Finally, we explicitly acknowledge that we might offend each other from time to time but agree that we’ll deal with such situations by quickly and efficiently addressing and discussing the issue. For example, when one of the team members first encountered an email with pronouns listed in the signature block, he felt perfectly comfortable asking a team member about it without any fear of negative repercussions. Our boss has taught us to frame questions in a non-judgmental way i.e. “Remember when we were talking about X situation, and you said Y? I interpreted it as Z. Was that right?”
We make a pact to not just “do things right ” (efficiency) but also “do the right things” (effective). This seems like a small distinction, but it gives each member license to use their individual experience, talents, and skills to push us in a better direction.
Find deeper connections.
Over the past several years of working together, we have all made a conscious effort to really get to know one another. These conversations are sometimes driven by current events but also include sharing prior experiences growing up, within the workforce, and extracurricular activities.
We also share our sources of information – within and outside the organization. We ask questions to better understand perspectives beyond our own. For example, when the economy was being impacted by Covid-19 last year, the topic of income disparities between different races and genders came up. This led to ongoing conversation about the stock market, investment properties, gentrification, how to build generational wealth, and more. These were moments of sharing and learning.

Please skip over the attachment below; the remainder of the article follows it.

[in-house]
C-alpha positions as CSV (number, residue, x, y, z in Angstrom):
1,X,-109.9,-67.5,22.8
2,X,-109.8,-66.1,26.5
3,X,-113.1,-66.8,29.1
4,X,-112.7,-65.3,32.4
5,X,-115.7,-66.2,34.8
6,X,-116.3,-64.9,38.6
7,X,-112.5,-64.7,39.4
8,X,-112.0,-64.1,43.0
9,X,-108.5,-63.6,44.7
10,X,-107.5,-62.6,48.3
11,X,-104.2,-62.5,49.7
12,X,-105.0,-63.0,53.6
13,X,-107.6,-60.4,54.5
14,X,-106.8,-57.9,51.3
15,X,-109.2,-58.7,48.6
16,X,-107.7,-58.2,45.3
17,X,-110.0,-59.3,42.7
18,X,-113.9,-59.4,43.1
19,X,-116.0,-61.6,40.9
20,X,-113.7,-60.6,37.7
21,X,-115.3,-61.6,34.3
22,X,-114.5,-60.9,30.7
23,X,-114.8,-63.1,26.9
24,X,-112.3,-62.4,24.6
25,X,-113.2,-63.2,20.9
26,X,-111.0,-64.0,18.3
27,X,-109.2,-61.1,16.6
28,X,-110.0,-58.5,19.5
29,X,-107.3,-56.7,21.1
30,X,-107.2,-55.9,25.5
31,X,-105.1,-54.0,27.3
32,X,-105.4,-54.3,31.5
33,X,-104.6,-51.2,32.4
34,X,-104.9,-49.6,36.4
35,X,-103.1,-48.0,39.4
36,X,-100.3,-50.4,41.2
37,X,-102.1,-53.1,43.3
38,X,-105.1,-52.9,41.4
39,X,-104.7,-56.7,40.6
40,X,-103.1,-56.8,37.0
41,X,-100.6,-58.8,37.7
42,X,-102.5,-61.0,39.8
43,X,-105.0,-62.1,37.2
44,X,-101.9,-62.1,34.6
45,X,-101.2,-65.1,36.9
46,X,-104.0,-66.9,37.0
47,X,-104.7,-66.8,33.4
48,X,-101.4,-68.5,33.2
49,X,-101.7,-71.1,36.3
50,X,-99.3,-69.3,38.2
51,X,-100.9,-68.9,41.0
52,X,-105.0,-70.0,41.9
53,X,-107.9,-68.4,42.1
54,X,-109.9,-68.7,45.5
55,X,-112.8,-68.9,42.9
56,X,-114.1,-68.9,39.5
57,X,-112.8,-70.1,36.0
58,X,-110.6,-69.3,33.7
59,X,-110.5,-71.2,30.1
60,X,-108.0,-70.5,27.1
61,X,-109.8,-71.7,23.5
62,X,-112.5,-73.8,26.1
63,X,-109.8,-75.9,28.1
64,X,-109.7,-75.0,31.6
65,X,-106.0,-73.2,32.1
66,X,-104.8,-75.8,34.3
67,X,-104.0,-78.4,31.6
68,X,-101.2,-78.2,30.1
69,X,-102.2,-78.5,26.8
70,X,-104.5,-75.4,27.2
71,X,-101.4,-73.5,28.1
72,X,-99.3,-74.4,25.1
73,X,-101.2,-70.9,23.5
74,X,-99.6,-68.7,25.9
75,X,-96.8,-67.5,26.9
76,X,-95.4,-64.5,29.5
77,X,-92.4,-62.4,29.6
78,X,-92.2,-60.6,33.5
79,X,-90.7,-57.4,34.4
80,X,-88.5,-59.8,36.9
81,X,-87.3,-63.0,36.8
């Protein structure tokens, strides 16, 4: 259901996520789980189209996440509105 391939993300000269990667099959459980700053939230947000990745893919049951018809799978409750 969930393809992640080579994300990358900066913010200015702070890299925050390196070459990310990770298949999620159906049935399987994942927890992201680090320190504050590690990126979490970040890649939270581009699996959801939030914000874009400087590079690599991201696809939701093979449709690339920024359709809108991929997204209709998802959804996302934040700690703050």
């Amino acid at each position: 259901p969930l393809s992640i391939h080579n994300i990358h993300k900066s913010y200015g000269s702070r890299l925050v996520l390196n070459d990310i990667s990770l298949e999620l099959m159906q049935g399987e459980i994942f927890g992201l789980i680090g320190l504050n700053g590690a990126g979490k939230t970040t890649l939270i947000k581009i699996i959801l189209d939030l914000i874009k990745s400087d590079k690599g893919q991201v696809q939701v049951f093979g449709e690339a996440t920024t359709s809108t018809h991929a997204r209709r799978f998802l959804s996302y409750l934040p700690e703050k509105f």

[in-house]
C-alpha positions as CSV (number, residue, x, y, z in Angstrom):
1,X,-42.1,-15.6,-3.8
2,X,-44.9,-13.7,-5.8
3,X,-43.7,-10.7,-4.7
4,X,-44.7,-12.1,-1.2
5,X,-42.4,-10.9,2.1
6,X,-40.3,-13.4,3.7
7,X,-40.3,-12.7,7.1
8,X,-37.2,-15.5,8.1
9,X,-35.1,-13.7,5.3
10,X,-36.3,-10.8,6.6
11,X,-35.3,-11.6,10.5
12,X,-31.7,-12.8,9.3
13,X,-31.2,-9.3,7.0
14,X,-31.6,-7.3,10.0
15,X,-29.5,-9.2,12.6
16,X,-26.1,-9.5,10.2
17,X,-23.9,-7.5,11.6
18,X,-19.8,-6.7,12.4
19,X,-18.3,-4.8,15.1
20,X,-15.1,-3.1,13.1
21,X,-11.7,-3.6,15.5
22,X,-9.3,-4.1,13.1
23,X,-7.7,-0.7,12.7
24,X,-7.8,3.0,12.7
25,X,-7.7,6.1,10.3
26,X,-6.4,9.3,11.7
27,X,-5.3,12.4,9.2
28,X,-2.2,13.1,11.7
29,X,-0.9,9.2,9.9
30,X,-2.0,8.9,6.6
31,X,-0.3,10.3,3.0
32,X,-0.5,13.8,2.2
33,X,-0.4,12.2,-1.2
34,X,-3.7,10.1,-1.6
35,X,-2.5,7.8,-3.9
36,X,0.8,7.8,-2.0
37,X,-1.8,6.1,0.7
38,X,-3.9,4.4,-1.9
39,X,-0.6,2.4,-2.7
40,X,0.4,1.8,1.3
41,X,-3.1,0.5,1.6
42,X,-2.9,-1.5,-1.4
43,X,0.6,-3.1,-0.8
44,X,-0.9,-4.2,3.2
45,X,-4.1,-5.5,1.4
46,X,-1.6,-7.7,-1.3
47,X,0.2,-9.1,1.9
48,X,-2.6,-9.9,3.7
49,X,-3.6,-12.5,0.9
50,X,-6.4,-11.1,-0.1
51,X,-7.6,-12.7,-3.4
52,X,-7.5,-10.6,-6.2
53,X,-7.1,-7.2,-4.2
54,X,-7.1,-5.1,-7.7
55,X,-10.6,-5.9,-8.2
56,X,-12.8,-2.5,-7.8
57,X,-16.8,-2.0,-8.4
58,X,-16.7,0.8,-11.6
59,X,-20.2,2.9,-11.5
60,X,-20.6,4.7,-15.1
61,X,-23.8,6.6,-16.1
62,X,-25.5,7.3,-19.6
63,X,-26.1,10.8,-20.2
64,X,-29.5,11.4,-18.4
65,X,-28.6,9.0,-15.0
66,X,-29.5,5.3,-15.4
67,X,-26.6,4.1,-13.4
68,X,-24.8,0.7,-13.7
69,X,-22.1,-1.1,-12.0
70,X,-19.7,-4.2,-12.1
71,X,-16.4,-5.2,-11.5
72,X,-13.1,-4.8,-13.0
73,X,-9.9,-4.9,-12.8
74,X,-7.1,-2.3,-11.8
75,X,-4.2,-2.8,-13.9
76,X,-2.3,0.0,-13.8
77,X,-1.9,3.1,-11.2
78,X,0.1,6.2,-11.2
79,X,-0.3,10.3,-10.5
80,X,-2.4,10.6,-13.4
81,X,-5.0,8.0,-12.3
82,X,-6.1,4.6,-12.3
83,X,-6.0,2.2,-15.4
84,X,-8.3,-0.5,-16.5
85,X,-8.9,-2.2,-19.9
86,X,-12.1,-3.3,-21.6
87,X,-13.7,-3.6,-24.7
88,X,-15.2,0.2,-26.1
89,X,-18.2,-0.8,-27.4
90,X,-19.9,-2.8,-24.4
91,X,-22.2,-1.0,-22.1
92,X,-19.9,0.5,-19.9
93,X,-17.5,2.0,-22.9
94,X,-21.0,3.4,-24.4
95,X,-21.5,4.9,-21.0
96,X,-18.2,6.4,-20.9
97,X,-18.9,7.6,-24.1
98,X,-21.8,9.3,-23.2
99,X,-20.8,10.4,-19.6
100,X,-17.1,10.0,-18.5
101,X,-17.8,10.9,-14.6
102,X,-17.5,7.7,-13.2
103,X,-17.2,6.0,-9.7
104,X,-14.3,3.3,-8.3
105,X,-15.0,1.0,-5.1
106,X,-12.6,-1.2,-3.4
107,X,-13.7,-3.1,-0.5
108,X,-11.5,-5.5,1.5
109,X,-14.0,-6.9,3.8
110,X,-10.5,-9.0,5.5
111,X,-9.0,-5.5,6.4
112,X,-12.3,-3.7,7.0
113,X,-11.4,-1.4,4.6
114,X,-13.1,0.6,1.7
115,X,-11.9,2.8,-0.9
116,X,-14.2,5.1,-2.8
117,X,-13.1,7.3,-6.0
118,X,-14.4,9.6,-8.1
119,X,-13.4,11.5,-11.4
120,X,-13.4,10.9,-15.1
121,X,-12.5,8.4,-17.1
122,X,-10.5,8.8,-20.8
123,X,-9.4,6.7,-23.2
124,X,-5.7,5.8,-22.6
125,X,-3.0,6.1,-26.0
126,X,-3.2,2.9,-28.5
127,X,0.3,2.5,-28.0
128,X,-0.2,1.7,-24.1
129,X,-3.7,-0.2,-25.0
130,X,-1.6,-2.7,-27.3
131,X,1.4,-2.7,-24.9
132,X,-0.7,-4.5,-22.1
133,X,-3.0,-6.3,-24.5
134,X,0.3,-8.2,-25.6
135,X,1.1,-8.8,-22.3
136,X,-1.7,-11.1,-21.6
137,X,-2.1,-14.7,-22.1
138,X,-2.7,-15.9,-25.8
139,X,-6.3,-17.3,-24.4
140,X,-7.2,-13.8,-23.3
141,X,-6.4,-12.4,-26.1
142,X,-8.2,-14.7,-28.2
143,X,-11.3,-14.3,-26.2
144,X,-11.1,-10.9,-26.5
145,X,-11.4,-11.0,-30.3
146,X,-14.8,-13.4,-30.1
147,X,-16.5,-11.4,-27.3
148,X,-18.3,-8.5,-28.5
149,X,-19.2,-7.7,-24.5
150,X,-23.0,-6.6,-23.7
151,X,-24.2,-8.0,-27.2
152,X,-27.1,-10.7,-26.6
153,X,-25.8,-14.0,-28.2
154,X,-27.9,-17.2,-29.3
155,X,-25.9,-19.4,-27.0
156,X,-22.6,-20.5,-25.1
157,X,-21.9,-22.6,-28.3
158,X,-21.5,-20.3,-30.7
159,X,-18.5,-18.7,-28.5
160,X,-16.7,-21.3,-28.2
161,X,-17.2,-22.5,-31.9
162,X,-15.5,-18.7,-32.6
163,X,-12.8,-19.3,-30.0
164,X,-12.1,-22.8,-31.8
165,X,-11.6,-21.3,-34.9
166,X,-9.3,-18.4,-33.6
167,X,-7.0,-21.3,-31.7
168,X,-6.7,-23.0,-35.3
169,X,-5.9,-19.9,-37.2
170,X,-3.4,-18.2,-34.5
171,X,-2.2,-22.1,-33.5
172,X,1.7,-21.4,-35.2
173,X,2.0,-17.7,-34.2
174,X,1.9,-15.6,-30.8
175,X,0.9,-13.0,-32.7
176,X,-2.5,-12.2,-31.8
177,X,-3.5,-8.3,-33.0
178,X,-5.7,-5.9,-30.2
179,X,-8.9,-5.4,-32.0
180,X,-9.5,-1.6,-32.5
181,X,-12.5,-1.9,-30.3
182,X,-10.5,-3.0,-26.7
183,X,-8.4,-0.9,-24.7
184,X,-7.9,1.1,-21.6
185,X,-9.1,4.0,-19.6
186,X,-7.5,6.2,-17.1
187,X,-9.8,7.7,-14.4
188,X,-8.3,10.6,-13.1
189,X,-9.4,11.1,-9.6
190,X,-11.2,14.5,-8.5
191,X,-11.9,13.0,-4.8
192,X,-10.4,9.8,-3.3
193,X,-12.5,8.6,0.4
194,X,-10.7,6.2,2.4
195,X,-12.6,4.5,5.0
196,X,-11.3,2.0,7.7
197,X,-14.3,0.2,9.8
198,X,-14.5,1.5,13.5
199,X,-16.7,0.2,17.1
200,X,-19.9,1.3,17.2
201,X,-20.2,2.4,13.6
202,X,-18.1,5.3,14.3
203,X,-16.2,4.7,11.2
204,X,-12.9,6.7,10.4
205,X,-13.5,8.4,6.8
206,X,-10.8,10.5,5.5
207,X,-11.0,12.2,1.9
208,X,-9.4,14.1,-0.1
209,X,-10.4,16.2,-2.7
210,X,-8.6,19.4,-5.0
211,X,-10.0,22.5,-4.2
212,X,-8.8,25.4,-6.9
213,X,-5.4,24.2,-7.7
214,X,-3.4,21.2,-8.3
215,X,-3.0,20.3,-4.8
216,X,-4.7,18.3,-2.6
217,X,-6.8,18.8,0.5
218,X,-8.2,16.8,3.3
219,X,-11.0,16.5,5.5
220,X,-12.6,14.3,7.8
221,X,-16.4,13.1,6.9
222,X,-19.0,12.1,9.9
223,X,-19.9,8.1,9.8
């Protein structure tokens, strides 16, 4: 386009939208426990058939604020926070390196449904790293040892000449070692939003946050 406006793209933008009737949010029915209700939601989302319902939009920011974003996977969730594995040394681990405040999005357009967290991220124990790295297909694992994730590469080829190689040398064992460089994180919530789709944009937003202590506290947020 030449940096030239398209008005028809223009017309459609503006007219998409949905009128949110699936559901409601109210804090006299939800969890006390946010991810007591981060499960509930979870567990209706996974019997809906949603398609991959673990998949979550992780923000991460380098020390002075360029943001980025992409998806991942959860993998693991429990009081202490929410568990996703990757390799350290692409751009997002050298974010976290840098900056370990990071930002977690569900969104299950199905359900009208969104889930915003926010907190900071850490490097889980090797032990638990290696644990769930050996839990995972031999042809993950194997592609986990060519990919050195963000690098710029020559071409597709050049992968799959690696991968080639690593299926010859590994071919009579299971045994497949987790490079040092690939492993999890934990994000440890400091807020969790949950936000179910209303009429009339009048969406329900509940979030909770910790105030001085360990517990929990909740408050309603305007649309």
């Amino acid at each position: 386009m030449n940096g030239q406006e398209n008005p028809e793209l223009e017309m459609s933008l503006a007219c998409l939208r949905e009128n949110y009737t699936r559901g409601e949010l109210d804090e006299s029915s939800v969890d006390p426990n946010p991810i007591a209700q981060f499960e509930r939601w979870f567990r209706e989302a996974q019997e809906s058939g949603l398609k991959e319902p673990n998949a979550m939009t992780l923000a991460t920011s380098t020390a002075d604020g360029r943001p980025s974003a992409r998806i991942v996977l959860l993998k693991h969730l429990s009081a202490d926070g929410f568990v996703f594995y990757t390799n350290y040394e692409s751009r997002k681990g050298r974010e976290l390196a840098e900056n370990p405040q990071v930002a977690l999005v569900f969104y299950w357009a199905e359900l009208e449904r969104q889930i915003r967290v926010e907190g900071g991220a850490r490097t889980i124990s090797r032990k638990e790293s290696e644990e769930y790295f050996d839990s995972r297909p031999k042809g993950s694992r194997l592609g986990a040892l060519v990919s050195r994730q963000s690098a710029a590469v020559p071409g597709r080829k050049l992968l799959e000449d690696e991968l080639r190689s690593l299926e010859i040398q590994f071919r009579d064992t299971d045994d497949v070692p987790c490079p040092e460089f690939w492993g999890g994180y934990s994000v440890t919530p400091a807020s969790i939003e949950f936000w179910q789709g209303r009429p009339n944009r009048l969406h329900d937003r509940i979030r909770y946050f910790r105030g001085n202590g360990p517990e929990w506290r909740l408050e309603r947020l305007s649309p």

Talk through challenges.
In our office, we sometimes turn on the TV news, and throughout 2020 and into 2021, the broadcasts have often been disturbing. But instead of watching and silently returning to our assigned cubicles, filled with questions, comments, and emotions, we took the time to discuss what was happening in the world. Our leader often asked us to join him in his office so he could hear about our opinions and experiences on some of the disparities and challenges we’ve each experienced in our different social groups.
One hot-button issue we discussed was policing in America. Rich, whose father served as a police officer, shared his thoughts, which helped to broaden the rest of our perspectives. We talked through the complexities of events like the killing of George Floyd and Breonna Taylor and worked to recognize some of our own biases.
Spread the culture.
Establishing these conditions had a profound impact not just on our team but throughout the organization because we bring respect for diversity and the benefits it brings to the entirety of our jobs. When we review policies, write speeches, plan meetings or execute social media strategies for our senior executive, we work to ensure that we’re spreading an inclusive message and supporting all individuals within the U.S. Army, especially those who have been inadvertently marginalized. We want to normalize positive behaviors and trust throughout the organization. When our tenures on this team are complete, we expect to starburst out into the operational force and share our experiences, insights, and enhanced perspectives even more widely.
We have seen firsthand the value of not just being on a diverse team but capitalizing on that diversity by setting the right norms, really connecting with one another, engaging in tough conversations, and committing to create a more inclusive organization. When colleagues can put their differences aside and come together in genuine ways to overcome challenges, they set an example for everyone else.